When The Arches closed in 2015 the place was notably close to many artists’ hearts. It wasn’t only the people of Glasgow who were distraught at the legendary venue’s closure; from DJs like Carl Cox to actor Robert Carlyle and playwright Kieran Hurley, many well-known names voiced their concern about the closure of one of Glasgow’s most iconic and internationally renowned locales.
Brickwork: A Biography of The Arches is the first book to emerge about this venue. It’s written by two previous staff members, David Bratchpiece, who worked within the venue for fifteen years, and former Arches’ press and publicity manager, Scabby Queen author Kirstin Innes.
You have written a book which is about the history of a Glasgow institution, The Arches. What inspired you both to write this?
KI: We both worked at The Arches, me for not a very long period – just for two years. David here was one of the longest-standing members of staff, I think. Did we work out that you’re the second-longest ever Arches staffer?
DB: I think it was the third longest. Podium finish.
KI: When The Arches closed, I wrote a blog that George Spender [publisher at Salamander Street] read. He contacted me and asked me to write this book. And then, around about the same time, we were having a Death Disco Zoom reunion, which was one of the clubs that we used to both work in and go to. In the breakout chat, I mentioned that I’d been asked to write it, and David was pretty gutted.
DB: Yeah, yeah. I had already been jotting down some ideas and thinking, maybe I’ll write a book about The Arches. When Kirstin said that, my first thought was that there was no point in me carrying on. But I did think Kirstin was the ideal person to do it. I messaged her the next day, saying, ‘Look, I’ve been writing. I’ve been jotting down some memories and stuff like that.’ What I was writing was more of a personal memoir of what The Arches meant to me. Eventually, Kirstin said, ‘Look, you want to jump in, and we’ll both do this?’ And before I had even finished reading the message, I said, ‘Yeah, of course.’ And it was just a perfect way forward, wasn’t it?
KI: Yeah. We just got on really well when we worked together. And even though that was years ago, I was confident that we could work pretty well together on this as well.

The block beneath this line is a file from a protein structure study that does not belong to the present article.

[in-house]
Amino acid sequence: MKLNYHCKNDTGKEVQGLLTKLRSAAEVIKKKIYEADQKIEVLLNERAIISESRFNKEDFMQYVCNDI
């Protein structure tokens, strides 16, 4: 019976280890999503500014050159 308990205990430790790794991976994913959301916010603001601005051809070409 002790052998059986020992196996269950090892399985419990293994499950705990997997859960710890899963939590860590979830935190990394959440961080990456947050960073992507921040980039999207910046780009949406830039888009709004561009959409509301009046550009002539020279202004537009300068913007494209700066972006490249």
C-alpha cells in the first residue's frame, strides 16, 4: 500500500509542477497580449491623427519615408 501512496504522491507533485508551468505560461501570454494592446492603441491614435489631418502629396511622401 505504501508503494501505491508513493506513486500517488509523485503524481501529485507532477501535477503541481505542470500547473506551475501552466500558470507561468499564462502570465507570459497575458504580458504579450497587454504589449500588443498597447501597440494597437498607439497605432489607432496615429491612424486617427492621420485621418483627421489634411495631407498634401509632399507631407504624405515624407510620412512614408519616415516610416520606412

Brickwork considers the venue since it was opened in 1991 by Andy Arnold. Is it a chronological journey through what the venue became?
KI: It’s a chronological journey from start to finish. Right from its rough and ready beginnings. People working around the clock for no money, as it was their passion.
DB: Yeah, and to it snowballing into the sort of cultural behemoth it became.
We did a lot of interviews – there’s over 60 contributors to the book. It’s really the people who made The Arches, telling the story in their own words. There’s very little editorialising from us in there.
You worked with indie publisher Salamander Street. Did they give you the full freedom of how you wanted to structure the story?
KI: Yep, absolutely. George and I had had some discussions, and I said, right from the start, that I thought it should be an oral history. The story that we’re telling in this book isn’t one person’s story to tell. There are different ways of telling all these different stories. There are so many more people’s stories that could have been included. Carl Cox is there, he’s a good example of the famous DJs they got. But then we’ve also got memories from the punters and the bar staff and everybody who kind of put the whole thing together. And not just the famous people, not just the artists; the sum of its parts.
DB: Carl Cox was great, because like he says himself, whenever he came to play there, it was considered an event, you had to be there. He’s very aligned with the place. He was a Patron of The Arches for years as well.
The title, Brickwork: was the intention to allude to the number of people that came into The Arches and played their part?
KI: To be honest, I think brickwork was a phrase that I used back in the day. My job was communications for the artists. I think brickwork was just the title that I’d use a couple of times, and that just sort of stuck. The bricks are important as well. Andy was given a brick by the Board as a leaving present.
And what has the industry’s response been like so far?
KI: It’s been overwhelmingly very positive. There was just something about that place and that time, the different factions of music or different fads that kind of come and go. There was something about that place, and the people who encountered it, and possibly something to do with the fact that most of the people who were encountering it were in their twenties. We were a very, very, young workforce when I worked there, apart from the directors, who were over 30. It’s got a huge place in people’s hearts. You know, I feel pleasantly confident that we’ve done it as much justice as we could.
DB: Yeah, I’d agree. One thing that excites me is the wide range of people who would go there all the time, from clubbers to some quite lofty art directors, who have been dying for something like this to come out.
KI: I love the cover, by Niall Walker. It very much encapsulates a sort of hands-in-the-air abandon which sums up The Arches.
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